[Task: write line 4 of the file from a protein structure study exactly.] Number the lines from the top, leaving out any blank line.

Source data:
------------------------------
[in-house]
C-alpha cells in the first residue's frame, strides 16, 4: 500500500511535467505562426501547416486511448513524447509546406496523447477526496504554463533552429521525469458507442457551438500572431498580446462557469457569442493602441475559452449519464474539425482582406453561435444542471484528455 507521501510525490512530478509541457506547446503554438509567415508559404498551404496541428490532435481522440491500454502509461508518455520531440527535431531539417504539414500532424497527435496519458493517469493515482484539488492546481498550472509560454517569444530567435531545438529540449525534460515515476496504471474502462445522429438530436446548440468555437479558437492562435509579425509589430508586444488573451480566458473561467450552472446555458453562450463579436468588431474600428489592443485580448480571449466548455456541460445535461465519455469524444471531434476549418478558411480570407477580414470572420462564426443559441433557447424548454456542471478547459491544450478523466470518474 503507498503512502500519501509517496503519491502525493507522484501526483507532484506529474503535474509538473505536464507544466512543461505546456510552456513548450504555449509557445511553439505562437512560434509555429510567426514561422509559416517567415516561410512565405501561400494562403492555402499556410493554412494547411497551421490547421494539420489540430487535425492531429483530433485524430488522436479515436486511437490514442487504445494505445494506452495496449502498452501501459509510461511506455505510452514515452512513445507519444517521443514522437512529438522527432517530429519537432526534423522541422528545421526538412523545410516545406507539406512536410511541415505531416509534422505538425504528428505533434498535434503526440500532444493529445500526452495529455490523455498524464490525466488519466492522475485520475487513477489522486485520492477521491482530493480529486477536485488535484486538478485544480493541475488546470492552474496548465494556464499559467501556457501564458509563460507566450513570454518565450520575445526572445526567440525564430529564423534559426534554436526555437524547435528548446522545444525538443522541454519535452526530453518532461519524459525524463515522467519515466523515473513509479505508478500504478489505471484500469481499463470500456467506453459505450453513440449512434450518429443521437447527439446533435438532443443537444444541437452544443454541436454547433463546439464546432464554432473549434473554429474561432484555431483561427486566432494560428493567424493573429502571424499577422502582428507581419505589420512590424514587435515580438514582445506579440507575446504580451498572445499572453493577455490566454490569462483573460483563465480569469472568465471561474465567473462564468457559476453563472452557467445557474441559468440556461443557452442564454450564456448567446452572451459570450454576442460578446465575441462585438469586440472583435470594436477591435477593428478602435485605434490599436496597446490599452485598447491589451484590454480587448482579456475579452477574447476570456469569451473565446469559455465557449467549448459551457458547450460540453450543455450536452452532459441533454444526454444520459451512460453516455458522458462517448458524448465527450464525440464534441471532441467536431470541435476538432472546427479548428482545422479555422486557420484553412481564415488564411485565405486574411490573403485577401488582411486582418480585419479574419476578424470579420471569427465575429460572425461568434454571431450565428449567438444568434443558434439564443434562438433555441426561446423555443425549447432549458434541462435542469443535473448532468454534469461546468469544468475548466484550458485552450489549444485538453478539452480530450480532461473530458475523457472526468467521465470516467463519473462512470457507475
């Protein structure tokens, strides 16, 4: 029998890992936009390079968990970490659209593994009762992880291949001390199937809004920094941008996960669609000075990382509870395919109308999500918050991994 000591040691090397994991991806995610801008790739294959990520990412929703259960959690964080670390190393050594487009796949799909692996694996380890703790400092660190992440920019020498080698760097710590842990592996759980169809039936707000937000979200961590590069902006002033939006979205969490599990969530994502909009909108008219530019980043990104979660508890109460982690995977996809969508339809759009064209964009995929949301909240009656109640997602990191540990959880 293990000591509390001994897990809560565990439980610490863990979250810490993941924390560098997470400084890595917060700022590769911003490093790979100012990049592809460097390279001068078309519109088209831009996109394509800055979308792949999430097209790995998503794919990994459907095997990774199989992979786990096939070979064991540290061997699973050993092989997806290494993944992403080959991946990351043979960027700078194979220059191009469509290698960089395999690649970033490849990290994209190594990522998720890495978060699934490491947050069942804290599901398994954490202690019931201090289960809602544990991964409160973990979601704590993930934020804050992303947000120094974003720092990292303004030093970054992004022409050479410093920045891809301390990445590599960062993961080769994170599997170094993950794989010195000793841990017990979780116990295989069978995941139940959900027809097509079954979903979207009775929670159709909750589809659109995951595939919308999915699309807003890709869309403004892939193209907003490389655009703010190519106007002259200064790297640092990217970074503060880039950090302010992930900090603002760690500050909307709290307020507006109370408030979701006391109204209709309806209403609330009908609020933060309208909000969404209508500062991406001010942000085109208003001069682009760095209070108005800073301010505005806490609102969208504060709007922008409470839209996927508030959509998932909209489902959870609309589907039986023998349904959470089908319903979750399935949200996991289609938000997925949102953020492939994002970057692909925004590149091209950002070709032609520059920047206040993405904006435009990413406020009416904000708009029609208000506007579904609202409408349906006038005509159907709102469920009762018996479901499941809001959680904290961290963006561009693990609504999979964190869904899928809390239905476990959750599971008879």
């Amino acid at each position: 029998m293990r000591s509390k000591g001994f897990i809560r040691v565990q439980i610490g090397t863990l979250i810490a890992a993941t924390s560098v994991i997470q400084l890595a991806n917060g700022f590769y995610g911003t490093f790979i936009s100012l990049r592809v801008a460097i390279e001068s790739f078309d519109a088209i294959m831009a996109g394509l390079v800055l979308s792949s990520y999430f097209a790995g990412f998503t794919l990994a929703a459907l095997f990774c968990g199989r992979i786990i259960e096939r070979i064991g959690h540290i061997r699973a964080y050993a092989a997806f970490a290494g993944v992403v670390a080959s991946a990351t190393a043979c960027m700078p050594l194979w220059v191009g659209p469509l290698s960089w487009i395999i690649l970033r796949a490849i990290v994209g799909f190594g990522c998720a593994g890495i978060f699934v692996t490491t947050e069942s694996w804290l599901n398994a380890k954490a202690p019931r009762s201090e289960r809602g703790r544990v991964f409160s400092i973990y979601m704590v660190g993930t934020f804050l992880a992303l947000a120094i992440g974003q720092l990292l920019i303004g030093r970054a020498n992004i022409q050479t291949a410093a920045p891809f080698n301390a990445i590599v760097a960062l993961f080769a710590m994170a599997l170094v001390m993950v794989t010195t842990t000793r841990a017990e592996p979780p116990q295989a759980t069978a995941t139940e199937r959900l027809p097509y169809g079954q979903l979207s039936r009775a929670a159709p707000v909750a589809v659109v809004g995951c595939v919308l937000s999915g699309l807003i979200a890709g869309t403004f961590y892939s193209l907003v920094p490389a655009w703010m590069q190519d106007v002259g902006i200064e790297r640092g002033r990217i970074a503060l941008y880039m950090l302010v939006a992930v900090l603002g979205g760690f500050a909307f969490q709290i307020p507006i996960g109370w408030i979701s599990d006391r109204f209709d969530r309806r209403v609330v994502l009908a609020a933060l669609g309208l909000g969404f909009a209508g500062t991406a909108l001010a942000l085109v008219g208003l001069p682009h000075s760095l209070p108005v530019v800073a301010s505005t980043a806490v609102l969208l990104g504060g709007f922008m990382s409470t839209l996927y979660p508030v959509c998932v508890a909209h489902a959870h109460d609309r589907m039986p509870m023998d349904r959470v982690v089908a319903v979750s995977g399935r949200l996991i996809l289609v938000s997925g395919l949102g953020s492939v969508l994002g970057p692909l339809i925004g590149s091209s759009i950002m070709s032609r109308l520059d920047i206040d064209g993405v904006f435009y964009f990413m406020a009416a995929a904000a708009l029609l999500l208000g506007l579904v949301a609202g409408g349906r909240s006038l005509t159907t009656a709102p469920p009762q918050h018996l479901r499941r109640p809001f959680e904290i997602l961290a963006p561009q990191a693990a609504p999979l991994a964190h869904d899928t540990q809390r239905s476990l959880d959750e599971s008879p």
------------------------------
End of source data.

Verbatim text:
């Amino acid at each position: 029998m293990r000591s509390k000591g001994f897990i809560r040691v565990q439980i610490g090397t863990l979250i810490a890992a993941t924390s560098v994991i997470q400084l890595a991806n917060g700022f590769y995610g911003t490093f790979i936009s100012l990049r592809v801008a460097i390279e001068s790739f078309d519109a088209i294959m831009a996109g394509l390079v800055l979308s792949s990520y999430f097209a790995g990412f998503t794919l990994a929703a459907l095997f990774c968990g199989r992979i786990i259960e096939r070979i064991g959690h540290i061997r699973a964080y050993a092989a997806f970490a290494g993944v992403v670390a080959s991946a990351t190393a043979c960027m700078p050594l194979w220059v191009g659209p469509l290698s960089w487009i395999i690649l970033r796949a490849i990290v994209g799909f190594g990522c998720a593994g890495i978060f699934v692996t490491t947050e069942s694996w804290l599901n398994a380890k954490a202690p019931r009762s201090e289960r809602g703790r544990v991964f409160s400092i973990y979601m704590v660190g993930t934020f804050l992880a992303l947000a120094i992440g974003q720092l990292l920019i303004g030093r970054a020498n992004i022409q050479t291949a410093a920045p891809f080698n301390a990445i590599v760097a960062l993961f080769a710590m994170a599997l170094v001390m993950v794989t010195t842990t000793r841990a017990e592996p979780p116990q295989a759980t069978a995941t139940e199937r959900l027809p097509y169809g079954q979903l979207s039936r009775a929670a159709p707000v909750a589809v659109v809004g995951c595939v919308l937000s999915g699309l807003i979200a890709g869309t403004f961590y892939s193209l907003v920094p490389a655009w703010m590069q190519d106007v002259g902006i200064e790297r640092g002033r990217i970074a503060l941008y880039m950090l302010v939006a992930v900090l603002g979205g760690f500050a909307f969490q709290i307020p507006i996960g109370w408030i979701s599990d006391r109204f209709d969530r309806r209403v609330v994502l009908a609020a933060l669609g309208l909000g969404f909009a209508g500062t991406a909108l001010a942000l085109v008219g208003l001069p682009h000075s760095l209070p108005v530019v800073a301010s505005t980043a806490v609102l969208l990104g504060g709007f922008m990382s409470t839209l996927y979660p508030v959509c998932v508890a909209h489902a959870h109460d609309r589907m039986p509870m023998d349904r959470v982690v089908a319903v979750s995977g399935r949200l996991i996809l289609v938000s997925g395919l949102g953020s492939v969508l994002g970057p692909l339809i925004g590149s091209s759009i950002m070709s032609r109308l520059d920047i206040d064209g993405v904006f435009y964009f990413m406020a009416a995929a904000a708009l029609l999500l208000g506007l579904v949301a609202g409408g349906r909240s006038l005509t159907t009656a709102p469920p009762q918050h018996l479901r499941r109640p809001f959680e904290i997602l961290a963006p561009q990191a693990a609504p999979l991994a964190h869904d899928t540990q809390r239905s476990l959880d959750e599971s008879p």